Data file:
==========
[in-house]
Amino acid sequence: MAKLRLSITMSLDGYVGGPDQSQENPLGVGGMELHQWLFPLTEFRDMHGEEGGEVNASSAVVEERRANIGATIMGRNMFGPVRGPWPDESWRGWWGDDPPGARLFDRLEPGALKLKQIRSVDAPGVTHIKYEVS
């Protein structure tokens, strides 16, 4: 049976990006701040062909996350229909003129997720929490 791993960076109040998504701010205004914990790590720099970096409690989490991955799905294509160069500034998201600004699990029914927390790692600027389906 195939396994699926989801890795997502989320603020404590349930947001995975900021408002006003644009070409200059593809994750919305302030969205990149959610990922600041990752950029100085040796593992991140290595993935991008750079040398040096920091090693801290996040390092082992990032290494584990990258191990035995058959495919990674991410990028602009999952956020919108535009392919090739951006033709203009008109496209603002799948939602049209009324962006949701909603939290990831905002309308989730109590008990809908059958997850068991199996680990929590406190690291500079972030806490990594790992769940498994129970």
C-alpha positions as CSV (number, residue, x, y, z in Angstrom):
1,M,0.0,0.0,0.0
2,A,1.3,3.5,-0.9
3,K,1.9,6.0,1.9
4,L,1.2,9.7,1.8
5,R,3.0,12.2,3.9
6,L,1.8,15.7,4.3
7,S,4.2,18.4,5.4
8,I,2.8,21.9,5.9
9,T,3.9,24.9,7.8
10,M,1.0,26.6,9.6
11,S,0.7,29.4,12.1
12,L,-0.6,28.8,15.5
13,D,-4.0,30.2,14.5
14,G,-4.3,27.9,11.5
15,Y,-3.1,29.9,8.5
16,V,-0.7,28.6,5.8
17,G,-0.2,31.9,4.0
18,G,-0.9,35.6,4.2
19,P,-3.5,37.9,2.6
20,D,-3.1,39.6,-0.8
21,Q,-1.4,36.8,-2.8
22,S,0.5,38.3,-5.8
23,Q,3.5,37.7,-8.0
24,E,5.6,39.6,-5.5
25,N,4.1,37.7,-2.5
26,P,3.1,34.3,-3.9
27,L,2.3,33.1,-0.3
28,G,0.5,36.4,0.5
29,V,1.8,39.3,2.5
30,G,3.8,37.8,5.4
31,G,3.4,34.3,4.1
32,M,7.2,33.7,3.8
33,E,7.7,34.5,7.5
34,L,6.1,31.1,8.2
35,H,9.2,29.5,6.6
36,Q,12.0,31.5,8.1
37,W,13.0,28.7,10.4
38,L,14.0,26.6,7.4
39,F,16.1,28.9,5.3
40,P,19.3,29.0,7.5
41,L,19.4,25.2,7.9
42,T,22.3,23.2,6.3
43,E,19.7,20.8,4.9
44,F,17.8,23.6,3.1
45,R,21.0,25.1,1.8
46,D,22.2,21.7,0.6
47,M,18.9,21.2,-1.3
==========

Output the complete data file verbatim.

[in-house]
Amino acid sequence: MAKLRLSITMSLDGYVGGPDQSQENPLGVGGMELHQWLFPLTEFRDMHGEEGGEVNASSAVVEERRANIGATIMGRNMFGPVRGPWPDESWRGWWGDDPPGARLFDRLEPGALKLKQIRSVDAPGVTHIKYEVS
């Protein structure tokens, strides 16, 4: 049976990006701040062909996350229909003129997720929490 791993960076109040998504701010205004914990790590720099970096409690989490991955799905294509160069500034998201600004699990029914927390790692600027389906 195939396994699926989801890795997502989320603020404590349930947001995975900021408002006003644009070409200059593809994750919305302030969205990149959610990922600041990752950029100085040796593992991140290595993935991008750079040398040096920091090693801290996040390092082992990032290494584990990258191990035995058959495919990674991410990028602009999952956020919108535009392919090739951006033709203009008109496209603002799948939602049209009324962006949701909603939290990831905002309308989730109590008990809908059958997850068991199996680990929590406190690291500079972030806490990594790992769940498994129970």
C-alpha positions as CSV (number, residue, x, y, z in Angstrom):
1,M,0.0,0.0,0.0
2,A,1.3,3.5,-0.9
3,K,1.9,6.0,1.9
4,L,1.2,9.7,1.8
5,R,3.0,12.2,3.9
6,L,1.8,15.7,4.3
7,S,4.2,18.4,5.4
8,I,2.8,21.9,5.9
9,T,3.9,24.9,7.8
10,M,1.0,26.6,9.6
11,S,0.7,29.4,12.1
12,L,-0.6,28.8,15.5
13,D,-4.0,30.2,14.5
14,G,-4.3,27.9,11.5
15,Y,-3.1,29.9,8.5
16,V,-0.7,28.6,5.8
17,G,-0.2,31.9,4.0
18,G,-0.9,35.6,4.2
19,P,-3.5,37.9,2.6
20,D,-3.1,39.6,-0.8
21,Q,-1.4,36.8,-2.8
22,S,0.5,38.3,-5.8
23,Q,3.5,37.7,-8.0
24,E,5.6,39.6,-5.5
25,N,4.1,37.7,-2.5
26,P,3.1,34.3,-3.9
27,L,2.3,33.1,-0.3
28,G,0.5,36.4,0.5
29,V,1.8,39.3,2.5
30,G,3.8,37.8,5.4
31,G,3.4,34.3,4.1
32,M,7.2,33.7,3.8
33,E,7.7,34.5,7.5
34,L,6.1,31.1,8.2
35,H,9.2,29.5,6.6
36,Q,12.0,31.5,8.1
37,W,13.0,28.7,10.4
38,L,14.0,26.6,7.4
39,F,16.1,28.9,5.3
40,P,19.3,29.0,7.5
41,L,19.4,25.2,7.9
42,T,22.3,23.2,6.3
43,E,19.7,20.8,4.9
44,F,17.8,23.6,3.1
45,R,21.0,25.1,1.8
46,D,22.2,21.7,0.6
47,M,18.9,21.2,-1.3